by Valerie Ibarra
“Given the volume of incarcerated people in America, the conditions under which they are detained, and the current spread of the COVID-19 coronavirus, there is every reason to question whether American detention facilities, as a whole, are up to this challenge.” – National Association of Criminal Defense Lawyers President Nina J. Ginsberg
The San Francisco Public Defender’s Office began filing motions on Tuesday, March 10, to seek the immediate release of all clients being held pre-trial in San Francisco county jails who are at heightened risk for illness from coronavirus.
People at heightened risk for the virus include people over 60, those with heart or lung disease or diabetes, and immunosuppressed individuals who are suffering from cancer, HIV or autoimmune diseases such as rheumatoid arthritis, lupus or multiple sclerosis.
“We are taking this action to protect older adults and those with compromised immune systems who are extremely vulnerable right now. People who are incarcerated in jail are already exposed to an unsafe environment. The cramped and unsanitary conditions in jail put the older or immunocompromised population at a much greater risk of contracting and spreading coronavirus,” said Public Defender Mano Raju.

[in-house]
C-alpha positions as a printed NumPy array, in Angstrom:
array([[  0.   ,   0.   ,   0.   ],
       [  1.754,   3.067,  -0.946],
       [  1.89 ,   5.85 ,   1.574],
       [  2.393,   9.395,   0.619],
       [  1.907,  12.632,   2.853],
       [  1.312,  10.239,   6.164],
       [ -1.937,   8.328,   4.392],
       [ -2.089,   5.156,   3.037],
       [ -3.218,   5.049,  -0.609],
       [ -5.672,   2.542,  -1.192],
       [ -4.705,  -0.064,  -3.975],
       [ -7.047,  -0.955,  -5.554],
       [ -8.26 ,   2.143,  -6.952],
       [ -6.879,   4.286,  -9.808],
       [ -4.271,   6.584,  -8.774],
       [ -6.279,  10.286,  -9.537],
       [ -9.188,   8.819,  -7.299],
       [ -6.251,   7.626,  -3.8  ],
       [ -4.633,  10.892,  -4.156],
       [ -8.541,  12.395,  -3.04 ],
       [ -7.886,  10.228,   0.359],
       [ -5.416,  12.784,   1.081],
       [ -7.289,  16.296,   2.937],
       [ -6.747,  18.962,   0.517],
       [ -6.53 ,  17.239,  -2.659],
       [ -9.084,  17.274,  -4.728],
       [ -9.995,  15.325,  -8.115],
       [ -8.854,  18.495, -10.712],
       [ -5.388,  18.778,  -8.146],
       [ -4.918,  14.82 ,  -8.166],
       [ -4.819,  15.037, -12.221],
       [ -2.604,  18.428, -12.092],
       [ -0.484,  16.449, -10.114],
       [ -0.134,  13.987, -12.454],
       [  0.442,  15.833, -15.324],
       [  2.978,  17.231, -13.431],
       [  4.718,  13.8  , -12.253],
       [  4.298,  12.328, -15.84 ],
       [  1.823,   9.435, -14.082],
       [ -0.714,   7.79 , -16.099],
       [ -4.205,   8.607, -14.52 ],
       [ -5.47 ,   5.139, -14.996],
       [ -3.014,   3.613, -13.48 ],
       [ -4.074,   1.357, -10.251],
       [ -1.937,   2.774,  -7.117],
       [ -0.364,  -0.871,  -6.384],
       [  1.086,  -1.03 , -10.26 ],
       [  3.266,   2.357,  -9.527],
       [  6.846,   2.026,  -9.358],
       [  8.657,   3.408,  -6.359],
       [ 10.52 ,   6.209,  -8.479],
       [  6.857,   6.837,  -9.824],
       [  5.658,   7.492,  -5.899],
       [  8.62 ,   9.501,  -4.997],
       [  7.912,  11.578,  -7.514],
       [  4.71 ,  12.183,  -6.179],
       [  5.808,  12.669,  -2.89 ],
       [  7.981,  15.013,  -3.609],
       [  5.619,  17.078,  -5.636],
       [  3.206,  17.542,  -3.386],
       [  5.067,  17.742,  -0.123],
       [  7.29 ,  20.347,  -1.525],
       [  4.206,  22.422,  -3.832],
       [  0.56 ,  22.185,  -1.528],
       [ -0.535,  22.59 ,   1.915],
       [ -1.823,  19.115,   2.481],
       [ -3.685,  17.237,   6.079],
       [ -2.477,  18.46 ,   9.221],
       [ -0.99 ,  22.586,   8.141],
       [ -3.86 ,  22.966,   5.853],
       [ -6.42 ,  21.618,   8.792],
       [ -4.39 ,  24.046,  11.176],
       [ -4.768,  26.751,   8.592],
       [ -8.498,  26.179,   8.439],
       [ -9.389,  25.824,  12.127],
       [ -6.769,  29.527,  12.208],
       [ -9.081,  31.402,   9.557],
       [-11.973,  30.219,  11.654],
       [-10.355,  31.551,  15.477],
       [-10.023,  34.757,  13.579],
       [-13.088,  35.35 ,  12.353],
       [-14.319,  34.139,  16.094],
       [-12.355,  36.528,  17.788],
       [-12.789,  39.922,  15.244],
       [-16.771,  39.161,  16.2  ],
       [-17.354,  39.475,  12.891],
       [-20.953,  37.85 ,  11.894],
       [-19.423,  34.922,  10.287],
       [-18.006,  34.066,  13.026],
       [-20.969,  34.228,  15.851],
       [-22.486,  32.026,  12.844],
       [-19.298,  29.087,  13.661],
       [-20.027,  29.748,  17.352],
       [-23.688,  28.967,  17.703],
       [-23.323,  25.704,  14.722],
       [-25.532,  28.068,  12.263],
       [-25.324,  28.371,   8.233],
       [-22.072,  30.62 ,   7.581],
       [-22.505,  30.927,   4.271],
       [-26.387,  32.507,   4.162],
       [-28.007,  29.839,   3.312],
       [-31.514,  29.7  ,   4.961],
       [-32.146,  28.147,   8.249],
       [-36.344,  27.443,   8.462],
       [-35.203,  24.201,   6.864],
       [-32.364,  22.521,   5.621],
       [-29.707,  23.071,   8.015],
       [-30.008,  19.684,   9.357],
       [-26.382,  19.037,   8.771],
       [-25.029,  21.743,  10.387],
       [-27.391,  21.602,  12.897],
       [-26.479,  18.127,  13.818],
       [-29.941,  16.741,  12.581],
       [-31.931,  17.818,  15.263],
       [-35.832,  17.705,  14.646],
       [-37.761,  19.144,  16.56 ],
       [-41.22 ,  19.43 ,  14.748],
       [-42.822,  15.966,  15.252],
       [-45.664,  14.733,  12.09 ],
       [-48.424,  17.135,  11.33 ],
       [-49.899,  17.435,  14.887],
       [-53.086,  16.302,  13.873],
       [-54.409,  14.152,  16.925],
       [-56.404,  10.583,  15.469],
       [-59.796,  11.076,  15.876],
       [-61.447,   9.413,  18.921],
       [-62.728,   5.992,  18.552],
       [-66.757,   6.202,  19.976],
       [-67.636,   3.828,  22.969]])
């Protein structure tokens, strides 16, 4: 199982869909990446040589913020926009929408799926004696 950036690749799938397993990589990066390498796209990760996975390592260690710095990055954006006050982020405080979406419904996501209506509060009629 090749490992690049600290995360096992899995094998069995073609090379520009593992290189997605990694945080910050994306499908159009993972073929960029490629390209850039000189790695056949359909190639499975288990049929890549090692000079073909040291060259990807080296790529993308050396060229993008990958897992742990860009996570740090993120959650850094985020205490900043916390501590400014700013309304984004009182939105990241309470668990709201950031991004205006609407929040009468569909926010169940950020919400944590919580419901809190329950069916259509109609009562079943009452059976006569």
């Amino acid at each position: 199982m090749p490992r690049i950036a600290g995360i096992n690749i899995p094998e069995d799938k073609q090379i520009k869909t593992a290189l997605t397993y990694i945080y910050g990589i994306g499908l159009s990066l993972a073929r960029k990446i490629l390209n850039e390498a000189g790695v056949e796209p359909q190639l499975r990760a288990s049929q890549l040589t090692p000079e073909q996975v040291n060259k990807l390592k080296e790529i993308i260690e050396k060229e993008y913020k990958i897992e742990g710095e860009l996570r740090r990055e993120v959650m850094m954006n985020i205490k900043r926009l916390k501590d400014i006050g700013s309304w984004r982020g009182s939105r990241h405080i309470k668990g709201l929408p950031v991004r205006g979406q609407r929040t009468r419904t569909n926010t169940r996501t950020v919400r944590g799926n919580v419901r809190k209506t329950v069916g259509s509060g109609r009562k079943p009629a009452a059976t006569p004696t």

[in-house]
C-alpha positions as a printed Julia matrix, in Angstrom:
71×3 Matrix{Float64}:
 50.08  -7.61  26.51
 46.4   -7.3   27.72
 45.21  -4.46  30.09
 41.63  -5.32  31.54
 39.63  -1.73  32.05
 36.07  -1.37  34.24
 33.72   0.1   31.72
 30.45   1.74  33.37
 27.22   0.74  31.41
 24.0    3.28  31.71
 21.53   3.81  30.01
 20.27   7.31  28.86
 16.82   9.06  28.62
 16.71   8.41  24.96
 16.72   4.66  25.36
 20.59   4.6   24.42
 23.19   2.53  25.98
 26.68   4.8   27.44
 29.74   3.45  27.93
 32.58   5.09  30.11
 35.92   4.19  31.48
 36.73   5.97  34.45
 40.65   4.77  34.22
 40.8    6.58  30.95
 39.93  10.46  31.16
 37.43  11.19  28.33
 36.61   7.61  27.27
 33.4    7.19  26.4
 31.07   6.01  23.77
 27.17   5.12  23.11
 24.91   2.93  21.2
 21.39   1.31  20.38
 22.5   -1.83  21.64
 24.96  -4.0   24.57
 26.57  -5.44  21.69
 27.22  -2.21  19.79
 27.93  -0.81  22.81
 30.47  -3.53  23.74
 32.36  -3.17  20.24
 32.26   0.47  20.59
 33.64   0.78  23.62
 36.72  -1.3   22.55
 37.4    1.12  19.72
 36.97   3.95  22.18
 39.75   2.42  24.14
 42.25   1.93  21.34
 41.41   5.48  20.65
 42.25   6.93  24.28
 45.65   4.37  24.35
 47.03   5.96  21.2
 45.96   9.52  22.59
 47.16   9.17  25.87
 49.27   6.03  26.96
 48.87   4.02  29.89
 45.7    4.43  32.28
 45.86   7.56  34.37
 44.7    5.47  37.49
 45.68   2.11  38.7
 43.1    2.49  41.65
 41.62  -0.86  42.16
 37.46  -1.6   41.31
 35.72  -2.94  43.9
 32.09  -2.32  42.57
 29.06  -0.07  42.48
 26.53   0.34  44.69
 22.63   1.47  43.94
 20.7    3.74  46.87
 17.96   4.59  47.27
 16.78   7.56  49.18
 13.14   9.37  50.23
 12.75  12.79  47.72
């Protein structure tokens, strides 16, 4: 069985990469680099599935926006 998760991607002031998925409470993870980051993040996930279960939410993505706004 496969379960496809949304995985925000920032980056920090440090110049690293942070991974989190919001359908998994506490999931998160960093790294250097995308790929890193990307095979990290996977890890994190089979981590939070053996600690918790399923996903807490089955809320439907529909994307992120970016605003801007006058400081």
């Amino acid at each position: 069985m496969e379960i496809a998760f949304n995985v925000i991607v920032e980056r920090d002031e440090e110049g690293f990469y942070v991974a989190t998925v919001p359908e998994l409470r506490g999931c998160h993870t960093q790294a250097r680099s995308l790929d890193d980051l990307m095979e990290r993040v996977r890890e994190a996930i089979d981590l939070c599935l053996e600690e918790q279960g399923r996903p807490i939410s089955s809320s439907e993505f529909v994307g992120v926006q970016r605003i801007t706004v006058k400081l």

Raju added, “We are committed to working with the district attorney, the sheriff, and the courts to identify safe alternatives to pre-trial detention for these individuals.”
Meanwhile, according to The Appeal: “San Francisco District Attorney Chesa Boudin directed his prosecutors not to oppose motions to release pretrial detainees facing misdemeanor charges or drug-related felony charges if the person is deemed to pose no threat to public safety. Boudin also directed his staff to ‘strongly consider’ credit for time served in plea deals so that more people can be released.”
In a letter sent today, the public defender also asked the sheriff to assess all sentenced persons in jail to see who is eligible for immediate release on electronic monitoring or work release programs and to then begin processing their release.
“Given the public health emergency posed by coronavirus, my office is seeking the immediate release of all incarcerated people sentenced to county jail in San Francisco who have less than six months left to serve,” said Raju. “These are cases where the court has already decided that it’s safe to release someone into the community, and will be doing so in the very near future. This will help reduce the population on the inside, allowing for recommended distance between individuals during this public health crisis.”
“Our office pursues all avenues to ensure the safety and wellness of our clients every day. We are asking that the sheriff, and others with the power to release people, act with similar urgency in the face of this increasingly serious public health crisis,” said Raju.